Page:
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There is a variety of navigation problems around us. This is a problem about an algorithm called Bug2.
Bug algorithms solve the following navigation problem. There is a two-dimensional map containing obstacles of an arbitrary shape, and start and finish points are given. There is also an “agent”, who initially stands at the start point S, and its task is to reach the finish point F. It knows the coordinates of the finish point, and at any moment of time it can determine its own coordinates. The agent has O(1) memory, so it cannot store the map of obstacles. The only way it can get information about the outer world is to detect whether it touches an obstacle. The Agent is able to move around the obstacle following its boundary. The problem is to reach the finish point when it is possible, and correctly report the fact of unreachability otherwise.
The Bug2 algorithm, which belongs to the family of Bug algorithms, works as follows:
One may prove the correctness of an algorithm, that is, that it reaches the finish point in finite time (that is, the length of the resulting path is finite) if it is possible, and reports that the finish point is unreachable in finite time otherwise.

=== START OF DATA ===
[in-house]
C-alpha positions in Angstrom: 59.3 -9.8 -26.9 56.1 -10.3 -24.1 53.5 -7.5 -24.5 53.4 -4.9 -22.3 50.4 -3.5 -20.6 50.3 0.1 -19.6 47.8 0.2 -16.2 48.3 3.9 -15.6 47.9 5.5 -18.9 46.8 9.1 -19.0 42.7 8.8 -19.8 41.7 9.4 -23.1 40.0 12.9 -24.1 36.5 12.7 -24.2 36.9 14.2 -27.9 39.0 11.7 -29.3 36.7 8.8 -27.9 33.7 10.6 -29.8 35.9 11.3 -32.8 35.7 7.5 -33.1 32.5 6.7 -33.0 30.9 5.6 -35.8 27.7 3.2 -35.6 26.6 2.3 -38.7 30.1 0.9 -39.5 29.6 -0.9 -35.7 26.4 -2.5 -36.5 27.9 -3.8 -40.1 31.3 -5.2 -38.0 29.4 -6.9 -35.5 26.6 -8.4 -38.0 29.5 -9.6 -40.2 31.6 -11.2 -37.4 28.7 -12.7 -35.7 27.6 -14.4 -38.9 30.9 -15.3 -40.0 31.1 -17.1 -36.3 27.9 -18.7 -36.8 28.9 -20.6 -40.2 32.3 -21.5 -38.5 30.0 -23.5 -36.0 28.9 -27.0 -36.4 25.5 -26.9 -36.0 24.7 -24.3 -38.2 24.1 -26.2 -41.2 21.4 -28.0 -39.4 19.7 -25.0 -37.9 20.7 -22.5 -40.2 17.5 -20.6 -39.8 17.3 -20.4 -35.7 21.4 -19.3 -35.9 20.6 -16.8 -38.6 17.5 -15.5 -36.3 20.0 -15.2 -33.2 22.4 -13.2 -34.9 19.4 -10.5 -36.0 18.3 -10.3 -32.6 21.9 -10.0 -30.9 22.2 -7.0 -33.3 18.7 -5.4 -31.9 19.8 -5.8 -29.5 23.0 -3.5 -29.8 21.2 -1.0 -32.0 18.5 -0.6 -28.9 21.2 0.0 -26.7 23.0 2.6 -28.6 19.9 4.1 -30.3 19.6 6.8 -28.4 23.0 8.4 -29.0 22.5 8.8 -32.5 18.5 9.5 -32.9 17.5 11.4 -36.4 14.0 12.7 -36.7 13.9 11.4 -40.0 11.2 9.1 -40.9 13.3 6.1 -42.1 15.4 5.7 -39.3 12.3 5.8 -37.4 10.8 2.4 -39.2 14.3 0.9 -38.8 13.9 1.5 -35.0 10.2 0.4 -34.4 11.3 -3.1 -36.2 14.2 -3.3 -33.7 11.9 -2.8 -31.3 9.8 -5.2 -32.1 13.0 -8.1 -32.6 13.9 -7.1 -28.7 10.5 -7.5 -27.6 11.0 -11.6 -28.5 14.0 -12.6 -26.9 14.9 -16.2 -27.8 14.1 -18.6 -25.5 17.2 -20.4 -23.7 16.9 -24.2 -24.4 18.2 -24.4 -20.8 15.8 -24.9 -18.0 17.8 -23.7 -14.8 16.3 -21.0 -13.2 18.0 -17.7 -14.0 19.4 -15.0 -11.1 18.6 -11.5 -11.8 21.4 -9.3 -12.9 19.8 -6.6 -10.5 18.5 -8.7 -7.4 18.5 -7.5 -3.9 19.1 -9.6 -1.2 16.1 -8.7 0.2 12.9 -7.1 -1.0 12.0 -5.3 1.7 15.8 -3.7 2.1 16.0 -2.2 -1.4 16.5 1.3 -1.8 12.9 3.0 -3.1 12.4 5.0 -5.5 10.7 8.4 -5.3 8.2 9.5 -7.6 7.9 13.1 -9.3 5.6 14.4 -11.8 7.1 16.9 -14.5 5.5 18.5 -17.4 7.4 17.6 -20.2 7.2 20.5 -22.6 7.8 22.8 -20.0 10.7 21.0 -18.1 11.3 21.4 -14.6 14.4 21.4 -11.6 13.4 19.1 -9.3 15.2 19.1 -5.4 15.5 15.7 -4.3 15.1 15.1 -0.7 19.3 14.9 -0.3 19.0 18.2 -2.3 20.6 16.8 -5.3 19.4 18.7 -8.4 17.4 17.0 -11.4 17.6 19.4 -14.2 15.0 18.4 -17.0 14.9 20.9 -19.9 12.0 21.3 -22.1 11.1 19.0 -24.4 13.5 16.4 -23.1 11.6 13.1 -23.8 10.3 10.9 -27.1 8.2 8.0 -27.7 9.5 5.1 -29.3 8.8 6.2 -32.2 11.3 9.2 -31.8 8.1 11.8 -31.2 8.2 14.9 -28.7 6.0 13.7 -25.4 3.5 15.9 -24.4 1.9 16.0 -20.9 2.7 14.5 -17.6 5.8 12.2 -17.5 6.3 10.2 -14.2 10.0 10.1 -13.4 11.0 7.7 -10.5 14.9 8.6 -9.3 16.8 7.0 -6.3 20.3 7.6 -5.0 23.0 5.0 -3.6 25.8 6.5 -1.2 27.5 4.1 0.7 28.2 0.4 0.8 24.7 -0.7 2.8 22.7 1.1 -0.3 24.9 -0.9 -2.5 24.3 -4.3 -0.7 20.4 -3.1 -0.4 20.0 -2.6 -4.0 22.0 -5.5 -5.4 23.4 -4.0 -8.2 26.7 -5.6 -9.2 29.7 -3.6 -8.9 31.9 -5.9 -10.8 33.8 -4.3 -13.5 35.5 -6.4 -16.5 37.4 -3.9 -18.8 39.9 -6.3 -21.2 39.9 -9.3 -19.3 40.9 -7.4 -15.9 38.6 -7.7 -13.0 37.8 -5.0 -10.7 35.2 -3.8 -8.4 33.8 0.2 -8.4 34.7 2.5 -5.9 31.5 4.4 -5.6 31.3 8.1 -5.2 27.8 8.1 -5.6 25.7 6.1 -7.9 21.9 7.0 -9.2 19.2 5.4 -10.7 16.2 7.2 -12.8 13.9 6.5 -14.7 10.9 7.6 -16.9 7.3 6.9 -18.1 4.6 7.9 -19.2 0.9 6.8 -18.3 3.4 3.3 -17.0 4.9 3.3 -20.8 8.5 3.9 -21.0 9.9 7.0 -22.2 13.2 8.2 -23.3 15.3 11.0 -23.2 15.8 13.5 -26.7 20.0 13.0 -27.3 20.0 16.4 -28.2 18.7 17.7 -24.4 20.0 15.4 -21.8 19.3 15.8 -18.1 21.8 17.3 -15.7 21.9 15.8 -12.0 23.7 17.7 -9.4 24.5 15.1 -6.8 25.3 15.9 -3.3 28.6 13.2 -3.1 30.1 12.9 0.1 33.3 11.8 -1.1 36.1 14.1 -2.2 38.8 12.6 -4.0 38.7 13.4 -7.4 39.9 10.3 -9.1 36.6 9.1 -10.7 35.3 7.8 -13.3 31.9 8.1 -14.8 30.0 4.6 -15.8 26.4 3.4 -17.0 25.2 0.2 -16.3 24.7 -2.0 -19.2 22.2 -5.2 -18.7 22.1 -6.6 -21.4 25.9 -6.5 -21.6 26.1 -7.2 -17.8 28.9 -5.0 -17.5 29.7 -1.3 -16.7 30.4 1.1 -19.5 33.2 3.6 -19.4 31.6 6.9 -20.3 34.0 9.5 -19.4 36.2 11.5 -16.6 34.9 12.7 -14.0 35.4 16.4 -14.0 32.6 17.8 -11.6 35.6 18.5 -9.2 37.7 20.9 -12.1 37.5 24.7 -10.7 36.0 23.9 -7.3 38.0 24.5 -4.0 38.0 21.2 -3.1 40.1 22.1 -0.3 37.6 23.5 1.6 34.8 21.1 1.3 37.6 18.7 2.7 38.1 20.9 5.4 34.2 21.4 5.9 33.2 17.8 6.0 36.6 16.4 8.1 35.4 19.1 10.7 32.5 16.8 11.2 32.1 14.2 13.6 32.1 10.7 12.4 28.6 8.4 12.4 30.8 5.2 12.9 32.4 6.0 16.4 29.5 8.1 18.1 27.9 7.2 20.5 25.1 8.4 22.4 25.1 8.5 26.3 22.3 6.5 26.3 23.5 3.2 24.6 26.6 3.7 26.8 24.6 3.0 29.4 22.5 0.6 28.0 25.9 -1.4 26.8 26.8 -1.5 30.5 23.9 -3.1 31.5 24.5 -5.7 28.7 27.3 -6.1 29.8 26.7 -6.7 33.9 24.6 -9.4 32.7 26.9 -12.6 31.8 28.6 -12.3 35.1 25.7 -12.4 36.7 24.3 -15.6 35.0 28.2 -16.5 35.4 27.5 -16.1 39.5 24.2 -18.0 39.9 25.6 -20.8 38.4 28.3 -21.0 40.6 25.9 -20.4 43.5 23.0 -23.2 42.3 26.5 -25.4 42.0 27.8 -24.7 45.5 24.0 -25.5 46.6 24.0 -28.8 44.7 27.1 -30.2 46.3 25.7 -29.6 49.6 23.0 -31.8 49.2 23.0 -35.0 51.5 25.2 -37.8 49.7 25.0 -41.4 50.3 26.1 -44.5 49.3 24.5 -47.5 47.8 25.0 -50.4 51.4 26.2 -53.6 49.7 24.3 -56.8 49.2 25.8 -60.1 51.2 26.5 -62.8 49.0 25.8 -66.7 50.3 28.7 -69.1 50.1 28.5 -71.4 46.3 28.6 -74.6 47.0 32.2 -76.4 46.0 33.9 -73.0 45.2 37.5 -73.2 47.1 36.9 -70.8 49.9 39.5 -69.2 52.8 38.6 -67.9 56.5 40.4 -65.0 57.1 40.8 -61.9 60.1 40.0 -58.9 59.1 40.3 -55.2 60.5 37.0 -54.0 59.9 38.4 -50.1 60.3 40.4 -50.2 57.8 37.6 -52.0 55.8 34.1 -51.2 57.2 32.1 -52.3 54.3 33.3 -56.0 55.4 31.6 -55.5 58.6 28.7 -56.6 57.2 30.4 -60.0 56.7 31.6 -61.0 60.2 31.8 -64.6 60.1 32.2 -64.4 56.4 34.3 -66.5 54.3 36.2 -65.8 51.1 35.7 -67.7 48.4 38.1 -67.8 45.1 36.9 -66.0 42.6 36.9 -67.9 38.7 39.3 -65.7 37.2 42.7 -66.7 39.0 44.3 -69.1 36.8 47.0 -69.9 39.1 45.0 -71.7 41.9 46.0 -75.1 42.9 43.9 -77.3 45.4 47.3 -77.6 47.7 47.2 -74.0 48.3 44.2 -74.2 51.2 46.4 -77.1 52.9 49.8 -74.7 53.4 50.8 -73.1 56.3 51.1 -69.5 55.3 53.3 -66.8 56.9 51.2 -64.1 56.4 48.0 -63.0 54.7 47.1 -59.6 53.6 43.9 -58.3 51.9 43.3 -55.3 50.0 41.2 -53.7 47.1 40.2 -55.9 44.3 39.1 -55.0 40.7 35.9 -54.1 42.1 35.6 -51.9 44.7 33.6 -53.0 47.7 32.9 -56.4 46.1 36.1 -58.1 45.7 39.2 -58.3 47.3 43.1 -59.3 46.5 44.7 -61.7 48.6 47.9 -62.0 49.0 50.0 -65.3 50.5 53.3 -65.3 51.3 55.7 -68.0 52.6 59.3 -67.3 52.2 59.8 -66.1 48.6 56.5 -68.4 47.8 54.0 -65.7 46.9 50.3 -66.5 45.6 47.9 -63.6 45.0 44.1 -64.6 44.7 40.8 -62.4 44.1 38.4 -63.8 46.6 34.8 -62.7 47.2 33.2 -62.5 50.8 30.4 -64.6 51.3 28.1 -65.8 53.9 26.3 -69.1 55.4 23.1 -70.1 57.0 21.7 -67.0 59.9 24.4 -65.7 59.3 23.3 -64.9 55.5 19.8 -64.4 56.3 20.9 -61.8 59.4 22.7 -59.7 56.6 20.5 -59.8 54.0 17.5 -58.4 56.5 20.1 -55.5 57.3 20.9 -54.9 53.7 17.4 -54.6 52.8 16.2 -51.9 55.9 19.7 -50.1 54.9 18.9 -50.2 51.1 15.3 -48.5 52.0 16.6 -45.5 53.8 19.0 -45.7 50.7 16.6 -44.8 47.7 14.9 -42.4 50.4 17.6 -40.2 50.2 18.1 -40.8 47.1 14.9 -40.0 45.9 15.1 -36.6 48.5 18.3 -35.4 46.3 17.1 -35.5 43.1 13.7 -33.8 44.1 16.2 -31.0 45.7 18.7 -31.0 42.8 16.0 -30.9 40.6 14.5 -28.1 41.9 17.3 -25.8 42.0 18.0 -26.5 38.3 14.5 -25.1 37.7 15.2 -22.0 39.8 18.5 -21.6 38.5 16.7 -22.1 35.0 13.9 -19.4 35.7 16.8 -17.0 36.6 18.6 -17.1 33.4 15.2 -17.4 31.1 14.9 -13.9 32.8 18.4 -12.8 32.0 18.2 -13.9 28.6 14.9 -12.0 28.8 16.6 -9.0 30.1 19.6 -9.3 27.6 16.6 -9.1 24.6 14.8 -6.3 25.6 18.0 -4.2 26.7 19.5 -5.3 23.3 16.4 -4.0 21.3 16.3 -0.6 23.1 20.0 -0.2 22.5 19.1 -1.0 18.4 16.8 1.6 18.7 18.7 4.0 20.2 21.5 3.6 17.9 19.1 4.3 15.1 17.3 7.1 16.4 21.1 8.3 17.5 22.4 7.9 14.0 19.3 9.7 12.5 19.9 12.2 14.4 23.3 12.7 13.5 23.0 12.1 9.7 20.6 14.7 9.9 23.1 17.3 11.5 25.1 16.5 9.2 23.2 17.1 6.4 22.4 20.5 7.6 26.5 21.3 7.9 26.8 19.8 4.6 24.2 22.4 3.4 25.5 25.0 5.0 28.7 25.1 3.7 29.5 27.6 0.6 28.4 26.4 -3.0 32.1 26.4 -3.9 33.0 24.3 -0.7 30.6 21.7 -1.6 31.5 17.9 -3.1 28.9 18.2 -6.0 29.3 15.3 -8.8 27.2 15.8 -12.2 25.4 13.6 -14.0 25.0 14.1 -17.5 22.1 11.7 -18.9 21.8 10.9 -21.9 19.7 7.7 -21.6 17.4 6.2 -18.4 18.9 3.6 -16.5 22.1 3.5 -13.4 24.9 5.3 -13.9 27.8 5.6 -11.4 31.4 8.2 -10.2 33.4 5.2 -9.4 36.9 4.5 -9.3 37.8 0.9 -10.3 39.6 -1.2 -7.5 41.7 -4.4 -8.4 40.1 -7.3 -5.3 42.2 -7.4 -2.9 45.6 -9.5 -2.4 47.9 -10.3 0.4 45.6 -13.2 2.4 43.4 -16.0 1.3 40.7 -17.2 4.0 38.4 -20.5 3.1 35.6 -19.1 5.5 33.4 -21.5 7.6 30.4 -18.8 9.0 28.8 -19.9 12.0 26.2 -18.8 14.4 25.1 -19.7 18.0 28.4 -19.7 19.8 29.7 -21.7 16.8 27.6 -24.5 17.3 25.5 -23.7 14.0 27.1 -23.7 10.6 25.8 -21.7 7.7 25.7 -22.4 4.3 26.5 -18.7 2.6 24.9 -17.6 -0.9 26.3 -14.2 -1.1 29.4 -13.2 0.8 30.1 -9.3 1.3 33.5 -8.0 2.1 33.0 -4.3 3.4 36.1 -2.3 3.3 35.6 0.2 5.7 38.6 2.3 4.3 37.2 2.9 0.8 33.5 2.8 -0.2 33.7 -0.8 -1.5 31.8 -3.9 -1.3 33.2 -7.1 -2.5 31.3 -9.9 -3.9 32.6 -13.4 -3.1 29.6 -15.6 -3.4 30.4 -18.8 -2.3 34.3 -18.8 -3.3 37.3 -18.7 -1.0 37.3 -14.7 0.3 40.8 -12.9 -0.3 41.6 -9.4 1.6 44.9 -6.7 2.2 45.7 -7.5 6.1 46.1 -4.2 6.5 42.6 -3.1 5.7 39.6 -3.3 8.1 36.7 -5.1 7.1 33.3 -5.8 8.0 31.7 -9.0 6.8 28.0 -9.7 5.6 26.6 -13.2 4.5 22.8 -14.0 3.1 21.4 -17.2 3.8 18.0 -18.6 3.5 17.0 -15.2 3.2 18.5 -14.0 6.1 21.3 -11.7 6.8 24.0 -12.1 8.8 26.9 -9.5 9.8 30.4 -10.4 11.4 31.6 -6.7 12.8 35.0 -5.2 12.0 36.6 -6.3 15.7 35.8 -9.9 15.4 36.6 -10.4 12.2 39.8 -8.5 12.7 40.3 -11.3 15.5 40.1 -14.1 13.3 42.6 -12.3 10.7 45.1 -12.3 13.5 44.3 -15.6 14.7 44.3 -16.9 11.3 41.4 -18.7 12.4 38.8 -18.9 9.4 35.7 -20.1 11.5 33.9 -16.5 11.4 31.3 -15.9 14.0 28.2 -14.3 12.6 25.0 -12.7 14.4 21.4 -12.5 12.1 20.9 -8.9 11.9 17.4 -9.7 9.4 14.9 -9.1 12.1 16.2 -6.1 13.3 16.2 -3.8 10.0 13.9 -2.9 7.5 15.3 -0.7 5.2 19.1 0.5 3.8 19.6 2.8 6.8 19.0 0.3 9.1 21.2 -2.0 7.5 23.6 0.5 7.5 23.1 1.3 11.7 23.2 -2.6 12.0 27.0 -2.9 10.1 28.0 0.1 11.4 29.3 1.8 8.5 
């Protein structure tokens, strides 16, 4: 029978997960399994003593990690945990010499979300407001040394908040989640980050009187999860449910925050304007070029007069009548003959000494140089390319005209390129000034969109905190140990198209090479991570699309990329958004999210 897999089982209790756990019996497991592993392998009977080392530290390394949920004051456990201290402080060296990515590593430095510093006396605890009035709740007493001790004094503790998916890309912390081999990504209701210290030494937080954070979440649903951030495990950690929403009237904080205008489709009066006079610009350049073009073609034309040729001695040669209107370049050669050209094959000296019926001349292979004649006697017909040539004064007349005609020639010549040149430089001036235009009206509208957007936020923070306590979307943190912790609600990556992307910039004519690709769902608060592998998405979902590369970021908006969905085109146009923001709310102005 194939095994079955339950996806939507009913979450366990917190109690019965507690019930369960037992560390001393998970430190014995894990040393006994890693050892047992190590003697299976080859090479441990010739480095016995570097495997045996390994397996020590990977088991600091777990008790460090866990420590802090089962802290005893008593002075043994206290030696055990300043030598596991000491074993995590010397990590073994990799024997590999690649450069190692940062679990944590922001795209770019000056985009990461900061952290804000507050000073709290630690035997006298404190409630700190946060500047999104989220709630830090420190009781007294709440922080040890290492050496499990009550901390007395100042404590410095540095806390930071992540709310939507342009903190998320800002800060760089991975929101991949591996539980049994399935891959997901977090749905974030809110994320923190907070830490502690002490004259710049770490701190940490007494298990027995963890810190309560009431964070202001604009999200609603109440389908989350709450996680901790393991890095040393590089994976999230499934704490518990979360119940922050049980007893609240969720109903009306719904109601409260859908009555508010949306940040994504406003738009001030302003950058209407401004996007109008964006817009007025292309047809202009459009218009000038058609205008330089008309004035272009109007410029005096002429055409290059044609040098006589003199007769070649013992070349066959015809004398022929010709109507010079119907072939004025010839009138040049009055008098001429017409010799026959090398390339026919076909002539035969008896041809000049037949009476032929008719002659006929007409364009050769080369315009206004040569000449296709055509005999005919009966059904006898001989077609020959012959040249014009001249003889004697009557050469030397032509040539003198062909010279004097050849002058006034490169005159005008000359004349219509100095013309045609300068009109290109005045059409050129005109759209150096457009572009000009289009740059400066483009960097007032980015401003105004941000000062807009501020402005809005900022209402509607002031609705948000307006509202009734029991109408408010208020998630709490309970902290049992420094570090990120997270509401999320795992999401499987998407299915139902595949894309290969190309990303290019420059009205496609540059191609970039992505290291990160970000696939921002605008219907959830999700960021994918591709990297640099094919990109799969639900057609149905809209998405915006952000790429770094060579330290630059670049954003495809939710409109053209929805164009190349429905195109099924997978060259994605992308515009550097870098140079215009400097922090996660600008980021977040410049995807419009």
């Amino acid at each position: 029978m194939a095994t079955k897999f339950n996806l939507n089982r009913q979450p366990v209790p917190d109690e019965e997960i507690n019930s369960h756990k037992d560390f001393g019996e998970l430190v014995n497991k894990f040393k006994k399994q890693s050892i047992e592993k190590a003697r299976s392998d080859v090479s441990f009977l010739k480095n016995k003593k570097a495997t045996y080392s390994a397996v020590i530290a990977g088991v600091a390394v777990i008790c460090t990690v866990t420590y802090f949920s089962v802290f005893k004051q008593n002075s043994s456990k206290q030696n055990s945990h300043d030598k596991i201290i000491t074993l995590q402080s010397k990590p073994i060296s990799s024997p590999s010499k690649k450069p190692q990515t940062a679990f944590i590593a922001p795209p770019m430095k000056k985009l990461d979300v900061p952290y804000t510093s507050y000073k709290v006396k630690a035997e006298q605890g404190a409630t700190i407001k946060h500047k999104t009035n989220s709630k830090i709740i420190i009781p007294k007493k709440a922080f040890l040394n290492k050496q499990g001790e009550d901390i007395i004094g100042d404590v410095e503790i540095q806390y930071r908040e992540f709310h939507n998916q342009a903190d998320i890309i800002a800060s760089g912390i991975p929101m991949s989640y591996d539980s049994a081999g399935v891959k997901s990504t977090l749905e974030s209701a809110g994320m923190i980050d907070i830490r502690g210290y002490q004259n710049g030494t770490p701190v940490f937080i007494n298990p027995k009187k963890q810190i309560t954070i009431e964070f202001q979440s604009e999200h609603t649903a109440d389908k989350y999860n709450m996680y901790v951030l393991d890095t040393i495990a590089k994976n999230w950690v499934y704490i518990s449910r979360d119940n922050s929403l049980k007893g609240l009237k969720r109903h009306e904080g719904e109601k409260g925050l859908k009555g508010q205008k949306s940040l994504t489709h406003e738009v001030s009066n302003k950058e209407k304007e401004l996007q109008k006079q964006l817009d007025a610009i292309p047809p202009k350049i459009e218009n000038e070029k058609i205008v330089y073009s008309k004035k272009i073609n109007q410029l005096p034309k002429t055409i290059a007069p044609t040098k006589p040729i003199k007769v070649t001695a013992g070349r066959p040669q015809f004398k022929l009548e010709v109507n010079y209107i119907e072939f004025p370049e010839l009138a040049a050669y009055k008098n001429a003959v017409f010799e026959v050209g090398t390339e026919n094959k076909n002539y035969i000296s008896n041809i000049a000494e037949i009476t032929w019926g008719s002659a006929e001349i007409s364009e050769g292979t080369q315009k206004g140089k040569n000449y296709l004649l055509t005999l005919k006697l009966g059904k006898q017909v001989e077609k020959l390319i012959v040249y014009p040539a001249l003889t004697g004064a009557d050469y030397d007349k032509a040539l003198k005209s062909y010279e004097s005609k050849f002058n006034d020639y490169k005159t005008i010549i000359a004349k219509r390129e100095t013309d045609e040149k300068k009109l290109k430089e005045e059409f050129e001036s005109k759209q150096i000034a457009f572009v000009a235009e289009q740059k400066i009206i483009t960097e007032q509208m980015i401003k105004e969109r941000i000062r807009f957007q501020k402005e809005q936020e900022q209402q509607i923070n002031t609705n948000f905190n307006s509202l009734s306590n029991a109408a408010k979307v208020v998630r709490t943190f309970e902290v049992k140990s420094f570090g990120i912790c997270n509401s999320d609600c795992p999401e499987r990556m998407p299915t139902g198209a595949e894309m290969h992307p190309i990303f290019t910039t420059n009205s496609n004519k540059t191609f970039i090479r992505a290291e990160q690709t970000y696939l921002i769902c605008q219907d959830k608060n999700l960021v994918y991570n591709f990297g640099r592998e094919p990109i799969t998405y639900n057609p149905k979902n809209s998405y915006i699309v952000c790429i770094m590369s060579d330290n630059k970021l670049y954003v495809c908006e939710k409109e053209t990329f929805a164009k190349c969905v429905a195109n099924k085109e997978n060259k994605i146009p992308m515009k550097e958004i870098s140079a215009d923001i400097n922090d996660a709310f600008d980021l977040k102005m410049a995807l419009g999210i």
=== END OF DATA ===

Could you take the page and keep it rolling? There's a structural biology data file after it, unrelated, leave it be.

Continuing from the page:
Given a set of polygonal obstacles, a start and a finish point, determine the length of the path that an agent directed by Bug2 algorithm will traverse.
The first line of the input file contains five integer numbers n, xS, yS, xF, yF — the number of obstacles and the coordinates of start and finish points.
The rest of the input file describes obstacles. Each description starts with a line containing an integer m (m ≥ 3) — the number of vertices in the obstacle. The following m lines contain pairs of integer numbers xi, yi — the coordinates of vertices of the obstacle, given in the clockwise direction. The obstacle does not have self-intersections or self-tangencies.
The total number of vertices in all the obstacles does not exceed 300 000. No coordinate exceeds 106 by an absolute value.
No vertex of an obstacle lies on a line SF. Both start and finish point will lie strictly outside any obstacle. No two obstacles share common points. If there are two points A and B where obstacle boundaries intersect with the line SF, either |AF| = |BF| or|AF| − |BF| > 10−6 will be true.
Output the length of a path traversed by the agent directed by the described algorithm. The absolute or relative error of 10−6 is acceptable.
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